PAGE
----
The second category are the disheartened. This probably included those whose loved ones had been killed in the affliction being suffered by the church, those who have fallen asleep in death (4:13). The right way to care for them is to comfort or console them. This is what Jews from Jerusalem did when Lazarus died: they went out to Bethany to be a consoling presence with his sisters Mary and Martha (John 11:19,31). There are other reasons for people to be disheartened today, especially as the pandemic drags on and restrictions remain in place. When people are discouraged we draw alongside them in sympathy to provide comfort and encouragement. We can’t do that in person right now, but we can still care.

Our deacons are especially concerned about our older folk who are shut in at home. They have established a Circle of Care. They care by sending cards and by arranging for people to call to check in on them. Our Children’s Ministry is concerned about families whose children have started online classes. Many parents are overwhelmed and fainthearted, especially if the mother is trying to work while the kids are doing school at home. So Children’s Ministry has launched Adopt-a-Family, where those with time can cook meals for families stretched to the limit.

The third category are the weak. We don’t know whether these are physically weak through sickness or spiritually weak, perhaps because of their anxiety over the Day of the Lord (5:1-3). Here Paul’s counsel is to help them. The word means to have a strong attachment. What do we do with the weak? We stick with them. We don’t abandon them in their weakness to go and spend time with the strong. Simply remaining with them, sticking with them in their weakness, is itself a powerful help.

The disorderly, the disheartened and the weak. Leaders might wish that their church be full of successful people who are easy to work with, who are energizing—the beautiful people. But every congregation has such people: disruptive, disheartened, weak. These are the wounded sheep who need the care of a shepherd, the care of the whole body. These are the little people whom it’s easy to overlook. Part of pastoral care is caring for these people, recognizing which category they fall in and applying the appropriate care. The disheartened don’t need admonishment. The disorderly don’t need encouragement. Encouraging the disheartened and helping the weak are things we all can do. It’s part of caring for the weaker members. It’s part of the functioning of the Body.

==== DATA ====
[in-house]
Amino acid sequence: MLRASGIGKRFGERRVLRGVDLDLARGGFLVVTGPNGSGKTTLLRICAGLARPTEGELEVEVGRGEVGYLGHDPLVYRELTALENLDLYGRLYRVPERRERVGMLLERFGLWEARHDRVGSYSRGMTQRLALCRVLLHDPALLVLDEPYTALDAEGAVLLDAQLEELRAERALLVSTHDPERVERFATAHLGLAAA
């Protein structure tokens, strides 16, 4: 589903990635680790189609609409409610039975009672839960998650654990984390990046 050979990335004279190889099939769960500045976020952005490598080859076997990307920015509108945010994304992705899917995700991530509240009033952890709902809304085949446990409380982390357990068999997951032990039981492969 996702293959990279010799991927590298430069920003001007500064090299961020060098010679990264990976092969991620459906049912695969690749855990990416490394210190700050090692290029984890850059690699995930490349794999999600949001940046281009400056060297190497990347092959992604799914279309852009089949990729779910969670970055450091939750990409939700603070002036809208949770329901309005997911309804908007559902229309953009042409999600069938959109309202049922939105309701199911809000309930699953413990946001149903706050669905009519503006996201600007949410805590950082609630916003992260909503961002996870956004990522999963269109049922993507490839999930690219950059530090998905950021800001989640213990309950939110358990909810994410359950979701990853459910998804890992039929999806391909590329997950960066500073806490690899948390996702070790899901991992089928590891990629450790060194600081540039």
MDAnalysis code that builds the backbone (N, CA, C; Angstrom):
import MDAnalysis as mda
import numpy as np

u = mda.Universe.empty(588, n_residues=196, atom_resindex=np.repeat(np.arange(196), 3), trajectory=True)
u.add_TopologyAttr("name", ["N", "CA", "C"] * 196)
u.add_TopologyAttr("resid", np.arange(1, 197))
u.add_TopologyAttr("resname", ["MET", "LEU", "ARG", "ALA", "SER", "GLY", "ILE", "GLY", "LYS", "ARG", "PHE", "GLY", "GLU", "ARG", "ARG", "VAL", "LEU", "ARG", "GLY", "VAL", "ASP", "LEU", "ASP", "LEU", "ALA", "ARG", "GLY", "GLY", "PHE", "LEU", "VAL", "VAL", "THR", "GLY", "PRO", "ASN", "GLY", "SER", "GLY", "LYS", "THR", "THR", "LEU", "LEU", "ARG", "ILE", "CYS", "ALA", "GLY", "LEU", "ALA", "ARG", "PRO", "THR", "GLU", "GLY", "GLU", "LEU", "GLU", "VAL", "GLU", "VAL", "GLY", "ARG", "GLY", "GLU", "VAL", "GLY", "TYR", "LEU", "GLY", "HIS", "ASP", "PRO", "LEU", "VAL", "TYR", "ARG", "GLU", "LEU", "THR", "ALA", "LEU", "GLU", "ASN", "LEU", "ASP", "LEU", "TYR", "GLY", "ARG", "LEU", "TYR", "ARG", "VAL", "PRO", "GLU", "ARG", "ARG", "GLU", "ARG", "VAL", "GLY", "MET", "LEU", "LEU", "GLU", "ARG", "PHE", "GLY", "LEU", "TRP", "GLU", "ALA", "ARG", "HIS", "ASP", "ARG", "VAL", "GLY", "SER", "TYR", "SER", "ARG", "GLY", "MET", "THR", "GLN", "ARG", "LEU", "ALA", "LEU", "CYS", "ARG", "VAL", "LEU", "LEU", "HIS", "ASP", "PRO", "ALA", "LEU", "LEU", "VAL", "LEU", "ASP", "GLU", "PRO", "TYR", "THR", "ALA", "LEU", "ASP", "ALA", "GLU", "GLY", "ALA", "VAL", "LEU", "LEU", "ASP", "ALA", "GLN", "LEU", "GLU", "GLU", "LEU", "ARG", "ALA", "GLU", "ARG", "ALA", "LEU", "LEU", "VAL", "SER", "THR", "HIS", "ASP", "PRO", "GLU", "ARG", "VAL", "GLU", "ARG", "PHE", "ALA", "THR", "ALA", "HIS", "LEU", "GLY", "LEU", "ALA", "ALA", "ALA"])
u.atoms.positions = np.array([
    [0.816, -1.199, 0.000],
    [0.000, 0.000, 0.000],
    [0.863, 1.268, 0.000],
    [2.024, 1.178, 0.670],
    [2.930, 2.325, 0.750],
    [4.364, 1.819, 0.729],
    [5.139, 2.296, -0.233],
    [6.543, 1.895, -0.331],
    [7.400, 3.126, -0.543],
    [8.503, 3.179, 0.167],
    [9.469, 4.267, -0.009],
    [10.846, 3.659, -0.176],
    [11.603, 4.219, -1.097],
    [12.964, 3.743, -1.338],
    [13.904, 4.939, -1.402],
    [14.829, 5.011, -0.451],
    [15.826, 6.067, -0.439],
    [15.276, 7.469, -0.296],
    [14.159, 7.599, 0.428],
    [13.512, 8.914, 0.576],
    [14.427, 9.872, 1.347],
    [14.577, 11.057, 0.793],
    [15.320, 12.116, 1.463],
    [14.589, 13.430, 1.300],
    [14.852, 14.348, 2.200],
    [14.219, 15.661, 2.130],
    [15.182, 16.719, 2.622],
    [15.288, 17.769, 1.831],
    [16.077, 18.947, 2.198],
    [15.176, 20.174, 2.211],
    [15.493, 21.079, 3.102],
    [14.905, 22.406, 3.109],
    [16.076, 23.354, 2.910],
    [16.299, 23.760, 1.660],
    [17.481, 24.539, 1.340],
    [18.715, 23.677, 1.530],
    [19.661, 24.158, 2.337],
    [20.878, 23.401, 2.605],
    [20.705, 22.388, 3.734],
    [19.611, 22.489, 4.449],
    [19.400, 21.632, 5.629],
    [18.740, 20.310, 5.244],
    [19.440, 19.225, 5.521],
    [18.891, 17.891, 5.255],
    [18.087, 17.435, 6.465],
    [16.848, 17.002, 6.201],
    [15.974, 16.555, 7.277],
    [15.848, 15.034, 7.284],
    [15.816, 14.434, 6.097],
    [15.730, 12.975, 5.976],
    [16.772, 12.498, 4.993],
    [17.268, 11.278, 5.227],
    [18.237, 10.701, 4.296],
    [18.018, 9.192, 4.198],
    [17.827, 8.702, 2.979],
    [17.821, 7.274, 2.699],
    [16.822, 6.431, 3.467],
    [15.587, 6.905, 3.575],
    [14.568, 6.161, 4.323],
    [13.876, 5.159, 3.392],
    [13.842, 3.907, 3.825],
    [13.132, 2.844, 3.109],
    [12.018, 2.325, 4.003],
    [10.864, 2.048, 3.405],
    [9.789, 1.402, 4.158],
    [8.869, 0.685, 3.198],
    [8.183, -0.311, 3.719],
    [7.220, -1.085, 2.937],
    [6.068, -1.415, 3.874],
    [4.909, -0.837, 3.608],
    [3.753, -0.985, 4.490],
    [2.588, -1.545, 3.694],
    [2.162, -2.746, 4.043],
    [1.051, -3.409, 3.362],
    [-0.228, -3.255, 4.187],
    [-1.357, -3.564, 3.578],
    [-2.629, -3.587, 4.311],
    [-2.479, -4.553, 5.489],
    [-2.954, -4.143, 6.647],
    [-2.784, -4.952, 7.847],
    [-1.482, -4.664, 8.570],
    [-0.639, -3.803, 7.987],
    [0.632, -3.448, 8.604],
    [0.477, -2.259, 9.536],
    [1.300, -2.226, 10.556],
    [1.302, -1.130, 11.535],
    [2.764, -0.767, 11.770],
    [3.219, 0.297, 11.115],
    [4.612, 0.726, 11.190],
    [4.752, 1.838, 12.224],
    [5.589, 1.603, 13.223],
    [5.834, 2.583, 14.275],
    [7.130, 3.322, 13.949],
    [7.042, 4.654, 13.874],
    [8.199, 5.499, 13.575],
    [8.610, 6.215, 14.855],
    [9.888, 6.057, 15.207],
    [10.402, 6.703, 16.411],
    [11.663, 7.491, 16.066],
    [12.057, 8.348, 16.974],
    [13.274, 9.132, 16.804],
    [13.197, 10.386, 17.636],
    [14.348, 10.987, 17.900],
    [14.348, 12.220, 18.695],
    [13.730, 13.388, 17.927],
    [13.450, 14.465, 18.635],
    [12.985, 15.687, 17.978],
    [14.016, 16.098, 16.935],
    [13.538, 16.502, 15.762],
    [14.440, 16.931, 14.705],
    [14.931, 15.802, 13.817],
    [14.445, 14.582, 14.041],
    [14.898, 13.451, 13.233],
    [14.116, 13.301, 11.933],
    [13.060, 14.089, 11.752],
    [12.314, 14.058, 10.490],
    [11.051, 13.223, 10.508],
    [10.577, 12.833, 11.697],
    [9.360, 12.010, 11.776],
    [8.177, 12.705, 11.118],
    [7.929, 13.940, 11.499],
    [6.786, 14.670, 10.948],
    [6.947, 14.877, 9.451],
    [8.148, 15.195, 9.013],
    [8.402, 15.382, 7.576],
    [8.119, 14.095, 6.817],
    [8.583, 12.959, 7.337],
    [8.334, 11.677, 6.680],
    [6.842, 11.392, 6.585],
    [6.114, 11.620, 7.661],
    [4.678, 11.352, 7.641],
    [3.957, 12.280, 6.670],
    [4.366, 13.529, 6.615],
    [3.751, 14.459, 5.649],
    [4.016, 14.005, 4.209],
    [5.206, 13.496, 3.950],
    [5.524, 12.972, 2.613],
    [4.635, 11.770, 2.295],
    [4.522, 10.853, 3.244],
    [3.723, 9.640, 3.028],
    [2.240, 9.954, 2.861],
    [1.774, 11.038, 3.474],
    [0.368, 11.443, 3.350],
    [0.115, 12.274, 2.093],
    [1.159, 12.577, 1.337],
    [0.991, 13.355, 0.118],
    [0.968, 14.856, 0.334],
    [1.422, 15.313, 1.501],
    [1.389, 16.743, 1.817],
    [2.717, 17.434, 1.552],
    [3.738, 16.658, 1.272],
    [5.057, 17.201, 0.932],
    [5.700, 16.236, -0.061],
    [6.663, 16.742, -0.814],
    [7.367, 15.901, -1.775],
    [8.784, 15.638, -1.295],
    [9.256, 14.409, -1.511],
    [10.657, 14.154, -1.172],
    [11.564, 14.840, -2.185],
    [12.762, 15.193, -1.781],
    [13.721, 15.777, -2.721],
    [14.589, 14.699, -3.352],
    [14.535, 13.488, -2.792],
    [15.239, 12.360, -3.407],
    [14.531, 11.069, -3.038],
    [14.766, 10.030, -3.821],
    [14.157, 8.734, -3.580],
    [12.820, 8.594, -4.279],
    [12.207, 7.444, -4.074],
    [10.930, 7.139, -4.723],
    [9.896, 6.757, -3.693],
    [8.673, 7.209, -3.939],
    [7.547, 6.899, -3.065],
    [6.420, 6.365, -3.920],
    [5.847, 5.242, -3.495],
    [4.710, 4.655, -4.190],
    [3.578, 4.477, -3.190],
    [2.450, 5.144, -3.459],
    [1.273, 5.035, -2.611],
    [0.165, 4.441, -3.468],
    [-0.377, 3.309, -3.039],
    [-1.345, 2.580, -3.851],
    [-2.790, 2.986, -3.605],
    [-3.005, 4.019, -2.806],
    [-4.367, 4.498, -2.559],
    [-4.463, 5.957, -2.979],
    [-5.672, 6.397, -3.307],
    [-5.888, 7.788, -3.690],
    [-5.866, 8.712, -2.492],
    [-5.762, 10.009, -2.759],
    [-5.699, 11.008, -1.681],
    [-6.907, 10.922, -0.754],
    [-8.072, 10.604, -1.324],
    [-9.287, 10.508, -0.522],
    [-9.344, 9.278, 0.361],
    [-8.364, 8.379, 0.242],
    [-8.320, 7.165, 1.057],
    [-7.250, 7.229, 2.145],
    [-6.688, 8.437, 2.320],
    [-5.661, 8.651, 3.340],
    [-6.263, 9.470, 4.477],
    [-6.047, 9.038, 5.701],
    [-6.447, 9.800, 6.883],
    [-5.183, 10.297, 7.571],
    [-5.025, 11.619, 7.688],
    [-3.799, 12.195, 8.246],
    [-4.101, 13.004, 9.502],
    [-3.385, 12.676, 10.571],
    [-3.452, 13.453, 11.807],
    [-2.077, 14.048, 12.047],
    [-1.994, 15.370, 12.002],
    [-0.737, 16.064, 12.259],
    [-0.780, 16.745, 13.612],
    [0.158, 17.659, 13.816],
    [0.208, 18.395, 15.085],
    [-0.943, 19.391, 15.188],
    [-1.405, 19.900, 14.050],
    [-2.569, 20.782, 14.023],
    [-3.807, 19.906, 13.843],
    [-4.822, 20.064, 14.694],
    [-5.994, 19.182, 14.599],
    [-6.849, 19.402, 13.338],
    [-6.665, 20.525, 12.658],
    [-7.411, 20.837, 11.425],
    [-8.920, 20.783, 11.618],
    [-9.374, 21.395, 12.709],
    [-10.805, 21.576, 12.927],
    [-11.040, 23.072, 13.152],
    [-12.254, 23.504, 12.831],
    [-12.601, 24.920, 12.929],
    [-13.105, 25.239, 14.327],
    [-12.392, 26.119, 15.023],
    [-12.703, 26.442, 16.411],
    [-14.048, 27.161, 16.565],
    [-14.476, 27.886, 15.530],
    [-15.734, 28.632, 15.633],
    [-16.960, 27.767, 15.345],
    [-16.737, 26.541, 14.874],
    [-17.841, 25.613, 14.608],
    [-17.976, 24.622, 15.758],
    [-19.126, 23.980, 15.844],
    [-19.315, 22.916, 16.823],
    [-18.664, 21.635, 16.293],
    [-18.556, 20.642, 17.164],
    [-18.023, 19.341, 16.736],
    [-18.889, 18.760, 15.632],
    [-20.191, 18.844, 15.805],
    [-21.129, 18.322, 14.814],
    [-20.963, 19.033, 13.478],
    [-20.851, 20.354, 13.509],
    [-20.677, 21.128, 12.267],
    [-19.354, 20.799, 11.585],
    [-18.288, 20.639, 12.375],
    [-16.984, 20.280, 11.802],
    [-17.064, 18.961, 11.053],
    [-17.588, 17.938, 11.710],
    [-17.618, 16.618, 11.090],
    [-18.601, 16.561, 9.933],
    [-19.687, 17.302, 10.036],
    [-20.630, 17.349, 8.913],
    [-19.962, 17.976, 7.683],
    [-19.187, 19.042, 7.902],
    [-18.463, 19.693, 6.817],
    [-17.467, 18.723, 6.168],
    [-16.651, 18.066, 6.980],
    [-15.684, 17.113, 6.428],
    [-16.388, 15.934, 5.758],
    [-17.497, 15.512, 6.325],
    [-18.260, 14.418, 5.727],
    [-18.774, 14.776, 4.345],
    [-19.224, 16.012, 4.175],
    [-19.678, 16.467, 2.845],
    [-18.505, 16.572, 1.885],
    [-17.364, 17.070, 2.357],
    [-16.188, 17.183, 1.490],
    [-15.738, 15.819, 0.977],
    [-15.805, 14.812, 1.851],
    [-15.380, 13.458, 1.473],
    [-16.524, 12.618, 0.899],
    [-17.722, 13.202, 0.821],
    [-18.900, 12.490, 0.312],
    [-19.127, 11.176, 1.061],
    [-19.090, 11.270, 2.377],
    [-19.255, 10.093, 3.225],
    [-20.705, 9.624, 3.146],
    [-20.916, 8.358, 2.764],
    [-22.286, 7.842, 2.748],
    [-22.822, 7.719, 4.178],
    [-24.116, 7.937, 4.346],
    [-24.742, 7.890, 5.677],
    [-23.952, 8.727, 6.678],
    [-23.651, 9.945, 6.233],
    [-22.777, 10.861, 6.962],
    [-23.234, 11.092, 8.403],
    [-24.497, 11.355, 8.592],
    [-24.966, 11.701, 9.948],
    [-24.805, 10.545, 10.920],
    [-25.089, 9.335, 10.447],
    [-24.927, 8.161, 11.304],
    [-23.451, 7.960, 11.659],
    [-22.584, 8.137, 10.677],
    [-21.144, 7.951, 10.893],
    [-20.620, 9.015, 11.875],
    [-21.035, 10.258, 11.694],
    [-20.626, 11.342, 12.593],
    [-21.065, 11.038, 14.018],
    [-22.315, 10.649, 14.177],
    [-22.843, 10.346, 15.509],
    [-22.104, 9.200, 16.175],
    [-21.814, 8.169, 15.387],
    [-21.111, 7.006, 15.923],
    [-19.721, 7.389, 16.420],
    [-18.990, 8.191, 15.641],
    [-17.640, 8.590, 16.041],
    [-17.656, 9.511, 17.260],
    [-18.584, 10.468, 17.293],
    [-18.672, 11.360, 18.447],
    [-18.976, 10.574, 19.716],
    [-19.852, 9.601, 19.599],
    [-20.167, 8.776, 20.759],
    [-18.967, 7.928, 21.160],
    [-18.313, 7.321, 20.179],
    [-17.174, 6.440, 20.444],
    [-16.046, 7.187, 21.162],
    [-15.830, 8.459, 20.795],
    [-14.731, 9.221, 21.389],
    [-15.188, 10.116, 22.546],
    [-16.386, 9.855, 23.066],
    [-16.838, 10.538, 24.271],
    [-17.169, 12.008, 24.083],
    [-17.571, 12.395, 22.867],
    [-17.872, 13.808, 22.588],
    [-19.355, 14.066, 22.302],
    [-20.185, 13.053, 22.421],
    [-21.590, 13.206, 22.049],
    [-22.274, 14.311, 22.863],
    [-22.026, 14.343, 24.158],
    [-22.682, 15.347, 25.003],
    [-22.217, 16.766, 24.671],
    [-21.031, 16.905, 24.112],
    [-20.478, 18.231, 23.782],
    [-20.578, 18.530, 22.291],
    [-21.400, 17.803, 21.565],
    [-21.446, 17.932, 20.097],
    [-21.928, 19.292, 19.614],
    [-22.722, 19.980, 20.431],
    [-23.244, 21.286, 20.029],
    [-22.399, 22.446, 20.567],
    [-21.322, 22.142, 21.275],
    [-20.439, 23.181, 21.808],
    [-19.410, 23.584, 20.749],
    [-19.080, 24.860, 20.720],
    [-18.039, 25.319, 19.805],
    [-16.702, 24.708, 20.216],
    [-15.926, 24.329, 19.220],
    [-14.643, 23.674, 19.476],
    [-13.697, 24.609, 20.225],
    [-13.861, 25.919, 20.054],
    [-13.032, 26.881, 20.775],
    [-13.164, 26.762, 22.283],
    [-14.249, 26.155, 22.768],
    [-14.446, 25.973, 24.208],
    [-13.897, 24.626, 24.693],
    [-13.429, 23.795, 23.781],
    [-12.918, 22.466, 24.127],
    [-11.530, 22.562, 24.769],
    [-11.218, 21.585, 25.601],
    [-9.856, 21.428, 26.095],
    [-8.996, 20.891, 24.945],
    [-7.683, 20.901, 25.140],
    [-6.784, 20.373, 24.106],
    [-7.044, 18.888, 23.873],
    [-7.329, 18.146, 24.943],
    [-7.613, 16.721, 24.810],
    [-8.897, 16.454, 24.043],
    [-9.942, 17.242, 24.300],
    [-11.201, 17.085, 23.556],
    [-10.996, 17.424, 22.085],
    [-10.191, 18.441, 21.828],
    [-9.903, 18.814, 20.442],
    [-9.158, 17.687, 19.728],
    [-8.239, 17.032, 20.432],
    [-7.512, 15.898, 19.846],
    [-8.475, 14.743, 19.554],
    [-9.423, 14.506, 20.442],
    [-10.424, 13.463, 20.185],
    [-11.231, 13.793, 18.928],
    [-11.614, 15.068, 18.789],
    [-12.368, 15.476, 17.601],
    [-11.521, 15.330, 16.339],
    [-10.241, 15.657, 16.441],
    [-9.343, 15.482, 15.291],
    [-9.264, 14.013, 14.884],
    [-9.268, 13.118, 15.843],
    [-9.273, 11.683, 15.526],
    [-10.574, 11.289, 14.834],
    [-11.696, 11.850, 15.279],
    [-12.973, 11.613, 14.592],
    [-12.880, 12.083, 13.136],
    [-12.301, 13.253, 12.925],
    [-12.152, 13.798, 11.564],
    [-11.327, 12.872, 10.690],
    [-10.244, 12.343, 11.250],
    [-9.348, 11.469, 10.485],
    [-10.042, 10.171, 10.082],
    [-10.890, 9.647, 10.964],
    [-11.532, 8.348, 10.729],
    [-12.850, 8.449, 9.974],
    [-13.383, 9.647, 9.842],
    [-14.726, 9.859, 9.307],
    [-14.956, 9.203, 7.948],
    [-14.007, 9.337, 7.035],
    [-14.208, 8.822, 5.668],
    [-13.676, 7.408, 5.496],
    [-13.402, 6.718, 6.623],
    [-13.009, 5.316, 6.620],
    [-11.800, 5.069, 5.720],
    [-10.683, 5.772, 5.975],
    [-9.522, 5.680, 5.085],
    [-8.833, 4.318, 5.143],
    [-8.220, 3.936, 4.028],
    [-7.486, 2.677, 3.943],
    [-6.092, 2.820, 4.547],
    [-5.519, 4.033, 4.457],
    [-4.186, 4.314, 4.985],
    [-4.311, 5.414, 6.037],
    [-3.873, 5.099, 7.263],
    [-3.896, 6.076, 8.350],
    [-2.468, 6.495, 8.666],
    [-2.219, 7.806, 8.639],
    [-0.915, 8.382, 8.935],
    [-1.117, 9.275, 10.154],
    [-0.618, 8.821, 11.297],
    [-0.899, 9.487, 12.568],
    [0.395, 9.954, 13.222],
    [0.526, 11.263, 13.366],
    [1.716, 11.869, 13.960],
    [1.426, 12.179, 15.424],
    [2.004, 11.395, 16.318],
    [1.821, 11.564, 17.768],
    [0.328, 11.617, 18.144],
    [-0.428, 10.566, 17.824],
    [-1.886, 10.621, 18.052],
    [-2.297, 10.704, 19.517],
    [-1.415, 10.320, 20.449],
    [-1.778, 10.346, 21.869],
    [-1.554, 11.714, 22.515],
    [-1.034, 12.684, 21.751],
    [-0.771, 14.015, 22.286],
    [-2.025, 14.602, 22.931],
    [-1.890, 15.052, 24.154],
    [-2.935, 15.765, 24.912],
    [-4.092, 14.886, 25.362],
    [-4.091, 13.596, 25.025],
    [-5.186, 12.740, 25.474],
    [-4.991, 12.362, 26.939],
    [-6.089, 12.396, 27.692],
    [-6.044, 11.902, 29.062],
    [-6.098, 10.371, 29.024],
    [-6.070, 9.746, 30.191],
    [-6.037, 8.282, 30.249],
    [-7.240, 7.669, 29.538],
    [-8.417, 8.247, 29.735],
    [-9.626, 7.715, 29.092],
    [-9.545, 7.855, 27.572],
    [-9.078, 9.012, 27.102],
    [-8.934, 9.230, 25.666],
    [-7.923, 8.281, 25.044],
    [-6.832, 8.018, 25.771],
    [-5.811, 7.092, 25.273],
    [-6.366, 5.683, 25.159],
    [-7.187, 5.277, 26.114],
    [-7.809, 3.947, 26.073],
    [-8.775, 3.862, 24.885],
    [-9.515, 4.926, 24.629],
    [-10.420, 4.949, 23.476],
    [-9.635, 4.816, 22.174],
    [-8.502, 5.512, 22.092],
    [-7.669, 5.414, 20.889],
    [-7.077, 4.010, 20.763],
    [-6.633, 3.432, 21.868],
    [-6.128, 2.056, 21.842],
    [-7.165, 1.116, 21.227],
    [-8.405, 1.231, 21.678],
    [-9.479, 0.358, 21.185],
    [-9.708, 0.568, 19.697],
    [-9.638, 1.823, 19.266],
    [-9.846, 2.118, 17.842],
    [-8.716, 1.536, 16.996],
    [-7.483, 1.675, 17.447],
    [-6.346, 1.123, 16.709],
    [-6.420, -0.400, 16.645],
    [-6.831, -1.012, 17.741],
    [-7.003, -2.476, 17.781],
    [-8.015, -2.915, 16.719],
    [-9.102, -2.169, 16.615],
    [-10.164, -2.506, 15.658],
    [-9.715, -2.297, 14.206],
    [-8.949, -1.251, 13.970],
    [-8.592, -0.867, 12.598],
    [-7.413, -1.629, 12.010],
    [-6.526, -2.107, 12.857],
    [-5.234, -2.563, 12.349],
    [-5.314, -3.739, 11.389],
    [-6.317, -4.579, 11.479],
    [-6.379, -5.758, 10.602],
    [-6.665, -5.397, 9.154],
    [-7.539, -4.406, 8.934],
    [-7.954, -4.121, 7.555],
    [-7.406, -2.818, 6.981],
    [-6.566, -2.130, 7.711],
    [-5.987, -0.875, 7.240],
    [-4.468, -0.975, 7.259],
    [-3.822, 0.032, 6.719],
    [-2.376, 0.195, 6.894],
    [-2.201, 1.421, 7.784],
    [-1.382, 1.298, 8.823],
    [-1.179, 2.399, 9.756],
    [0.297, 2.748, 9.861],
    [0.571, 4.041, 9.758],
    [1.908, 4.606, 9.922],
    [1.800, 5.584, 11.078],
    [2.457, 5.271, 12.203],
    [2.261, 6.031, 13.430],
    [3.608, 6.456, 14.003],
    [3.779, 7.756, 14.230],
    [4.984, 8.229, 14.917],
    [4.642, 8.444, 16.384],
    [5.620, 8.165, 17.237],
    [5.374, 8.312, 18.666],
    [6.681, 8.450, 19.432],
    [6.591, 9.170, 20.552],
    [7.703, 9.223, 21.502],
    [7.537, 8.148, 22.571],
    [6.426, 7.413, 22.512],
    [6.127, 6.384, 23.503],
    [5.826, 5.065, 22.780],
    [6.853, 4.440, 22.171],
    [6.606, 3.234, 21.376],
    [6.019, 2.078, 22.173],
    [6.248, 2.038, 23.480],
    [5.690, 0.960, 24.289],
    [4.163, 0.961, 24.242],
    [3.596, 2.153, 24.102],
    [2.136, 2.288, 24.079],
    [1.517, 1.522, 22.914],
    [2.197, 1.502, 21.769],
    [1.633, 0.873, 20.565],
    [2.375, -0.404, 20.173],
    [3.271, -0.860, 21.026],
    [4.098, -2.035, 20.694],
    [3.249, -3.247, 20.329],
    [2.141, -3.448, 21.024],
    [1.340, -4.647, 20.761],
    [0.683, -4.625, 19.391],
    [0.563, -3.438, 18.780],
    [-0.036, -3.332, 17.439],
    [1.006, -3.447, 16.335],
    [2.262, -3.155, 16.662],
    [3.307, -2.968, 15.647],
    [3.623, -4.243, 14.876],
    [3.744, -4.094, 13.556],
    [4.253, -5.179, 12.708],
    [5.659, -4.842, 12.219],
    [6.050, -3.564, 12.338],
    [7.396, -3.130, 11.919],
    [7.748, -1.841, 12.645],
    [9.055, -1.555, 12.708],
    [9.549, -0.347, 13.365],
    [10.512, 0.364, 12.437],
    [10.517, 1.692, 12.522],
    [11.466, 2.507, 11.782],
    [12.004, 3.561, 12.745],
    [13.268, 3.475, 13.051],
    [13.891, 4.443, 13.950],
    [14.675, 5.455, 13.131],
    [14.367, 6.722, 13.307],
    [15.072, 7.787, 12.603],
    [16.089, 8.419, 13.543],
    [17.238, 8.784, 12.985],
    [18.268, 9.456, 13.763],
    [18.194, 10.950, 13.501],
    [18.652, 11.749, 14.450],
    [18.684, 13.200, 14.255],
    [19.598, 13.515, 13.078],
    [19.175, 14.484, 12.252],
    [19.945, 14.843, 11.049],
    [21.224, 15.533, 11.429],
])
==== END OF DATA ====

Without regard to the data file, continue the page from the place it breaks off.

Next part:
Paul next urges, “Be patient with everyone.” To be patient means to remain tranquil while waiting or in the face of provocation. Paul had urged the Christians “to lead a quiet life” (4:11). A non-agitated life that is tranquil even in the face of provocation. Be patient with everyone in the church. Caring appropriately for the disorderly, the disheartened and the weak certainly requires patience. Living in peace with each other requires patience. Our present circumstances require great patience. Patience to endure the ongoing pandemic, which just goes on and on. Patience also in our current discourse about the pandemic, about racial justice and black lives matter, about the upcoming election. Christians are as deeply divided as the nation. It is so easy to be provoked, so easy to be agitated, even by one another within the church. We are called to be patient with one another in the church.

Paul’s exhortation to be patient with all includes also those outside the church. In the case of the Thessalonian Christians, those outside the church meant them harm. The church was suffering affliction and tribulation. Some had been martyred. Paul urges patience: “Make sure that nobody pays back wrong for wrong.” The hostile opponents were wronging the church, but the Christians were not to respond in kind. Instead Paul urges them to pursue good, to “strive to do what is good for each other and for everyone else.” Strive to do good to those in the church and to those outside the church. Paul has given thanks for their “endurance inspired by hope in our Lord Jesus Christ” (1:3). It is this hope in the return of Jesus, his parousia, that enables the Christians to persevere in their ordeal, under tribulation from hostile neighbors. It is their faith, love and hope that enables them to pursue good rather than evil. Paul will later counsel the Christians in Rome, “Do not be overcome by evil, but overcome evil with good” (Rom 12:21). Overcome evil with good. Respond to hate with kindness, goodness, gentleness, even with forgiveness. In recent instances of racial injustice we have seen some Christian communities do this, extending forgiveness to those who extended hate to them, to those who killed their brothers and sisters. Seek to do good. Seek a win–win solution rather than a zero-sum, win–lose solution. Doing so disarms the hate.